Vibrio parahaemolyticus: researchers at the University of Exeter discover how it can go to sleep and then “wake up”

Scientists have discovered how bacteria commonly responsible for stomach upsets associated with seafood can go dormant and then “wake up”.

Vibrio parahaemolyticus is a marine bacteria that can cause gastroenteritis in humans when eaten in raw or undercooked shellfish like oysters and mussels.

Image / University of Exeter Bioimaging Unit

Some of these bacteria are able to become dormant under poor growing conditions such as cold temperatures – and may remain in this state of hibernation for long periods of time before resuscitating.

Scientists from the University of Exeter have identified a population of these dormant cells that wake up better and have discovered an enzyme involved in this process of awakening.

“Most of these bacteria die when they encounter poor growing conditions, but we have identified subpopulations of bacteria that are able to remain dormant for long periods of time,” said lead author Dr Sariqa Wagley of the University of Exeter.

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“We have found that this population has a better ability to recover when conditions improve.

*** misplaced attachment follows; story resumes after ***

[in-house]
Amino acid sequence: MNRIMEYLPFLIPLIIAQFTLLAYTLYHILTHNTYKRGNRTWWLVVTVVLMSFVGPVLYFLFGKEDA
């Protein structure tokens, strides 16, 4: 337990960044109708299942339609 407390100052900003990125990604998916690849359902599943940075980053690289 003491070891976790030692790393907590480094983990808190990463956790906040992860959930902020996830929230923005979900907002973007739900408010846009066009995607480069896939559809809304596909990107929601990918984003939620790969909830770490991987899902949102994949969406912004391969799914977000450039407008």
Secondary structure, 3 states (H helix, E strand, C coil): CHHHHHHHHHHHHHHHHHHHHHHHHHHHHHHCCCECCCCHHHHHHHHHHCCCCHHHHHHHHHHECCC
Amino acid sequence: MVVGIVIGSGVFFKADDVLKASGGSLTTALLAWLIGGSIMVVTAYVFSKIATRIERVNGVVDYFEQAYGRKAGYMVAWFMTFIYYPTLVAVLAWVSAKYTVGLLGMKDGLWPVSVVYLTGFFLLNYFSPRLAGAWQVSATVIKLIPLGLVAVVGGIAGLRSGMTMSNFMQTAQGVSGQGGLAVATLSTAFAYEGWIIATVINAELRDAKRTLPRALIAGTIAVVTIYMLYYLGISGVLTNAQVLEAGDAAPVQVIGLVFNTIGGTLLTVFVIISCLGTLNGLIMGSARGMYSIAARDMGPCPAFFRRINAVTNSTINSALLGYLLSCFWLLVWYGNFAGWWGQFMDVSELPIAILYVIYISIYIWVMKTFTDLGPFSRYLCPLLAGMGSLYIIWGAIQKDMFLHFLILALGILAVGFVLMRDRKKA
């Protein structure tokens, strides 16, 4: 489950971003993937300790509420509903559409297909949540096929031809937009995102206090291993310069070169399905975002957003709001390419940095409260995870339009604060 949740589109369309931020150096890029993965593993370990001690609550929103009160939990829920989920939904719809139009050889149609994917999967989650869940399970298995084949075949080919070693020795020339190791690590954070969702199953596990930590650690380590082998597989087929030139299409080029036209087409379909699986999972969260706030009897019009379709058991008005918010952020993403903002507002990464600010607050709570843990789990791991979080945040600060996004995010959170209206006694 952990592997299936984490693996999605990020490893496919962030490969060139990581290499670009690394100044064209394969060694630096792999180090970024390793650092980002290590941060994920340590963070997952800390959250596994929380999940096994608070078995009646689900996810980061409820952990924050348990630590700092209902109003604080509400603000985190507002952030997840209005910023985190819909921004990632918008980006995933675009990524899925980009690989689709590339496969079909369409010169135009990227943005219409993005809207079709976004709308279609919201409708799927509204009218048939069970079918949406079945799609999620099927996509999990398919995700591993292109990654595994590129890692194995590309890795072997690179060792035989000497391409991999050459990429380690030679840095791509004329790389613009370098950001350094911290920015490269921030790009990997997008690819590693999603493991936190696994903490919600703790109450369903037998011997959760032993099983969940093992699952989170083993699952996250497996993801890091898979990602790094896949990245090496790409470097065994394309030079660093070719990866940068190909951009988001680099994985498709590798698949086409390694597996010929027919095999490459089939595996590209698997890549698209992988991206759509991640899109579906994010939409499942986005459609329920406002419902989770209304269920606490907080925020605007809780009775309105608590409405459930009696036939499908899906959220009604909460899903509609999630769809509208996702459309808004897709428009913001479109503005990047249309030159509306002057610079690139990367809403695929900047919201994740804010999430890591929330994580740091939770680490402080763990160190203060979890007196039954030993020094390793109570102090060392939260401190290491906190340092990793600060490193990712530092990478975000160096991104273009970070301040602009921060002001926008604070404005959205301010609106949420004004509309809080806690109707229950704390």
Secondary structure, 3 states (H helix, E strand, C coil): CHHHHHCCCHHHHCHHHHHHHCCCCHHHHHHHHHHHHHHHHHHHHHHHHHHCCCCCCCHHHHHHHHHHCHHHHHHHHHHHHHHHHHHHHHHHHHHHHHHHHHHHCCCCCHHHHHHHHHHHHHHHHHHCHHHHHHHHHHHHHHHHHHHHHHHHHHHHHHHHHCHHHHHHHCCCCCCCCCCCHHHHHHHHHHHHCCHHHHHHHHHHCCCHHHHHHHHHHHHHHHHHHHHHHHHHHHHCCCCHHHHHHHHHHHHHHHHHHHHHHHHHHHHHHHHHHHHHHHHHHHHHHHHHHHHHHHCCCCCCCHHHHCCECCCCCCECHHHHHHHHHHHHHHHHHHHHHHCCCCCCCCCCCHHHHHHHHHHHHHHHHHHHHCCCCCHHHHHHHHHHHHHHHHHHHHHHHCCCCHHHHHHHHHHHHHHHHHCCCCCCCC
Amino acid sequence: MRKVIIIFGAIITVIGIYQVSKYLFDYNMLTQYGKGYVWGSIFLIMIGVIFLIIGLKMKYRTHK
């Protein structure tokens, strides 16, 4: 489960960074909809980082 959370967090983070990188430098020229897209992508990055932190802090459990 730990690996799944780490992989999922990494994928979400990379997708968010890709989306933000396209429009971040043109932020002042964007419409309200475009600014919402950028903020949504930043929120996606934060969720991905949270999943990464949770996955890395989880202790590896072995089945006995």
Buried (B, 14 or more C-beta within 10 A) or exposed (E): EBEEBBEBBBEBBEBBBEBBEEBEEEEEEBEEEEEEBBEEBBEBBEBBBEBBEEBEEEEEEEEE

“Our tests show that when these dormant bacteria are reactivated, they are just as virulent and capable of causing disease. “

The findings could have implications for seafood safety, as dormant cells are not detectable using routine microbiological screening tests and the true bacterial load (amount of bacteria) could be underestimated.

“When they go dormant, these bacteria change shape, reduce respiratory activity, and don’t grow like healthy bacteria on agar plates used in standard lab tests, so they’re much more difficult to detect,” he said. explained Dr Wagley.

“Using a range of tools, we were able to find dormant bacteria in samples of seafood and laboratory cultures and examine their genetic content for clues as to how they might survive for many years. long periods.

“It’s important to note that thorough cooking kills bacteria in seafood.

“Our results can also help us predict the conditions dormant bacteria need to regenerate. “

Working with the seafood industry, the Exeter team identified a lactate dehydrogenase enzyme that breaks down lactic acid into pyruvate, a key part of several metabolic pathways (chemical reactions in a cell).

The results suggest that lactate dehydrogenase is essential for both maintaining bacterial dormancy and resuscitation to an active form.

Vibrio parahaemolyticus typically grows in warm, tropical marine environments, although Dr Wagley has said that due to rising sea temperatures in recent years it is now widespread in UK waters during the summer months.

During the winter, it goes undetected in the marine environment around the UK and is believed to die off due to the cold winter temperatures.

This study could explain how Vibrio parahaemolyticus is able to reappear in the environment during the summer.

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